Hey, your browser is out of date!

We have noticed you're currently using an old insecure version of Internet Explorer.

To provide you with the best user experience possible, you will need to update your browser to continue using this website.

Seeking Tranquillity In Singapore

If you’re planning a hectic holiday around the stunning city of Singapore, make sure you take a break from all the hustle and bustle and visit the wide selection of gardens and public parks, giving you a tranquil space to wander and enjoy the peace and quiet.

Here we have recommended some quiet spaces with magnificent flora and pieces of art to marvel at.

Gardens By The Bay

Gardens by the Bay

Gardens by the Bay is 250 acres of flora, fauna, biodomes, sculptures and high-tech supertrees that’ll definitely surprise you with their sheer height and bright colours. These man-made constructions are 50 metres tall and solar powered, meaning they provide the city of Singapore with energy, electricity and lighting. These beautiful spectacles also collect rain to help water the plants based in the various conservatories and domes.

The Flower Dome is another jaw-dropping feature you won’t want to miss, as it showcases a colourful selection of plants from Africa, America and the Mediterranean. It’s said to be the largest glass greenhouse in the world and is home to African Baobab trees (the largest shrub in the dome), so don’t be surprised if you feel pretty small when entering. A Succulent Garden can be found near the entrance, where you’ll discover aloe vera plants and cacti. Just make sure you don’t get too close, as they can be a bit prickly.

Botanic Gardens

Botanic Gardens

This UNESCO World Heritage Site was established in 1860 and features clean-cut lawns and crystal clear lakes in its many themed plots, one of these being the Primeval Rainforest. This patch of land has over 300 different species of vegetation that are now all classified as rare, due to a large drop in numbers. When entering, you’ll first notice the 50-metre-tall tree that’s said to be around 200 years old.

The Botanic Garden is split up into four different sections, the first being Tanglin - the core - which features all of the old favourites of Singapore. The second section is Central, which has many species popular with tourists, so make sure you search around and find your best-loved flora. Bukit Timah is the third section and is used for educational and discovery purposes. The final section is Tyersall-Gallop, hosting the learning forest that’s designed to merge with the already established rainforest.

Orchid Garden

Orchid Garden

The Orchid Garden is in the Tyersall Gallop section of the Botanic Garden and displays more than 60,000 blooms, including 1,000 different species – one of which is the all-important orchid, which you’ll find in the cool house. There are so many breathtaking orchids you must keep an eye out for, one being the Vanda Miss Joaquim, a hybrid, bred by Agnes Joaquim in her own back garden, in 1893. This is just one of 2,000 such orchids in the complex.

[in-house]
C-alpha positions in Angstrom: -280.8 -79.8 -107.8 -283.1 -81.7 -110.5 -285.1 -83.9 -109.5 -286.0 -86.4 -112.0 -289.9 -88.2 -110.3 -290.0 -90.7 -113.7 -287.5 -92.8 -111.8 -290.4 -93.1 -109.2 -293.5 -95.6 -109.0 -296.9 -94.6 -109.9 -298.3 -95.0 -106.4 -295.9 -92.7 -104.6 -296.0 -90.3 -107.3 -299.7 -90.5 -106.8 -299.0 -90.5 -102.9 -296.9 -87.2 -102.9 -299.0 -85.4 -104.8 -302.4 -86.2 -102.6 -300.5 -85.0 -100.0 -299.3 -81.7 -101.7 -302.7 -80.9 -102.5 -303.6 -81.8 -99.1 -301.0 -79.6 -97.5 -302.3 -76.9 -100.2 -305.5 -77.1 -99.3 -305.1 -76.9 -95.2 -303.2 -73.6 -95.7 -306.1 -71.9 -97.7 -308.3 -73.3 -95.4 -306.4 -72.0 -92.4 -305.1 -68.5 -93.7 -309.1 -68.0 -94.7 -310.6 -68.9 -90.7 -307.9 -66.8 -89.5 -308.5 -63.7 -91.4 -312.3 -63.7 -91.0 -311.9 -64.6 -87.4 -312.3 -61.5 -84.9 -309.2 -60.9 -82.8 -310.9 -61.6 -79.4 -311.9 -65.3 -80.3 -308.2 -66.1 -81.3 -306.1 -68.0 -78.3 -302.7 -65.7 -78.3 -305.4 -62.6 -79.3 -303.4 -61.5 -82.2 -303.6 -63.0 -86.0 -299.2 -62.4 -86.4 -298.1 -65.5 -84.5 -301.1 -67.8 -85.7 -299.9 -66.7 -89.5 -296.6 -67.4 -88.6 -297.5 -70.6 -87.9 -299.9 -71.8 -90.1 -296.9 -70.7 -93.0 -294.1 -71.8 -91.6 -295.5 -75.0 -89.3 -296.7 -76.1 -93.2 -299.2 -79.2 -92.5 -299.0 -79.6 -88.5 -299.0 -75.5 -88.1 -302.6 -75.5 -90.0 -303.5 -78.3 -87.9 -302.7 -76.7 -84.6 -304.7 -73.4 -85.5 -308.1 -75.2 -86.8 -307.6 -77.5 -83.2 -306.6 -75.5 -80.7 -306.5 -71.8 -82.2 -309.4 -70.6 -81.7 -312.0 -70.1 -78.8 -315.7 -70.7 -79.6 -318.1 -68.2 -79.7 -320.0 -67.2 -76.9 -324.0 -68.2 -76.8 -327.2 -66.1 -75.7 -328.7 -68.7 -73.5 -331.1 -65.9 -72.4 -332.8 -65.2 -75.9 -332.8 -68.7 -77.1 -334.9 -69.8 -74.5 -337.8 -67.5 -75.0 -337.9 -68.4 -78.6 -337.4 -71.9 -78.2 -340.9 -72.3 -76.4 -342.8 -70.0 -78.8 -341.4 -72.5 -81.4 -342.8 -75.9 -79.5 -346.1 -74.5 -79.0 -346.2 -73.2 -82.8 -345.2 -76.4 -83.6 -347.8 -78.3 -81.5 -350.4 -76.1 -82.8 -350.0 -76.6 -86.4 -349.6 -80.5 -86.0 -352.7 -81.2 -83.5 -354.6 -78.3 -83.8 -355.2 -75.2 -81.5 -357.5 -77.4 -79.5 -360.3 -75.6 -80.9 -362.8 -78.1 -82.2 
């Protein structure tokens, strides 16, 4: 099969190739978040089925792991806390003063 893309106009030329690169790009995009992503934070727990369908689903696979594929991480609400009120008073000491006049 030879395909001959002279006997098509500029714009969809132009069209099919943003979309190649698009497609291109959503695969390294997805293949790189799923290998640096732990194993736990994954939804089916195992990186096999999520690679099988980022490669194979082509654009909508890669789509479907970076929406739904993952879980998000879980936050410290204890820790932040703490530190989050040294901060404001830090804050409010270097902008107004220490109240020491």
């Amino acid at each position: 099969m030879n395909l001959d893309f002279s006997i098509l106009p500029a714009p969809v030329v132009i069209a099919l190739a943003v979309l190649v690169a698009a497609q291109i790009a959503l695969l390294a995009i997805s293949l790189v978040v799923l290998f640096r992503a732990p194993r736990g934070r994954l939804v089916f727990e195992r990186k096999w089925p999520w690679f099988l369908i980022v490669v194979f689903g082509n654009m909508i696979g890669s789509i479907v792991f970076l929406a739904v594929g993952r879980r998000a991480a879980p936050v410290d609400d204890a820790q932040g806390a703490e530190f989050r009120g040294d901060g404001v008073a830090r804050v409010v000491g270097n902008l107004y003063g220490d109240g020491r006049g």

If you wish, you can choose to join in a guided tour to learn more about each plant from your expert guide. Visiting this park is the perfect chance to get away from the busy city and enjoy a peaceful day looking at a colourful oasis. Not only will you get to look at these beautiful flowers, you can also take in the magnificent scent they give off. Make sure you keep an eye out for the orchids named after famous people in history, such as Margaret Thatcher and Princess Diana.

Chinese Garden

Chinese Garden

The Chinese Garden is located in Jurong East and explains the traditional act of Chinese gardening. It was built in 1975 and features a blend between the natural environment and Chinese architecture. The first feature you’ll notice is a pair of stone lions. These two creatures were built to guard the gate as it’s a tradition in China; they’d usually be in front of temples and tombs as a sign of protection.

The lawn itself is 33.4 acres and, as well as featuring plenty of flowers and plants, it has stone temples, bridges and a little tea house to add Chinese flair. You can enter the temple and climb to the top for a glorious view over the park – don’t forget your camera. Now, it wouldn’t be a Chinese garden without a Bonsai section and the 2,000 different trees certainly don’t disappoint. You can even take part in a course to learn about how to take care of this one-of-a-kind shrub.

If you wish to visit one of these spectacular gardens in Singapore, then book your trip with us. You can contact us via our website, call 0800 021 3237, or visit our Ipswich and Woodbridge branches, to speak to the team.

Sign up today to our free mailing list:
Thank you! Your submission has been received!
Oops! Something went wrong while submitting the form.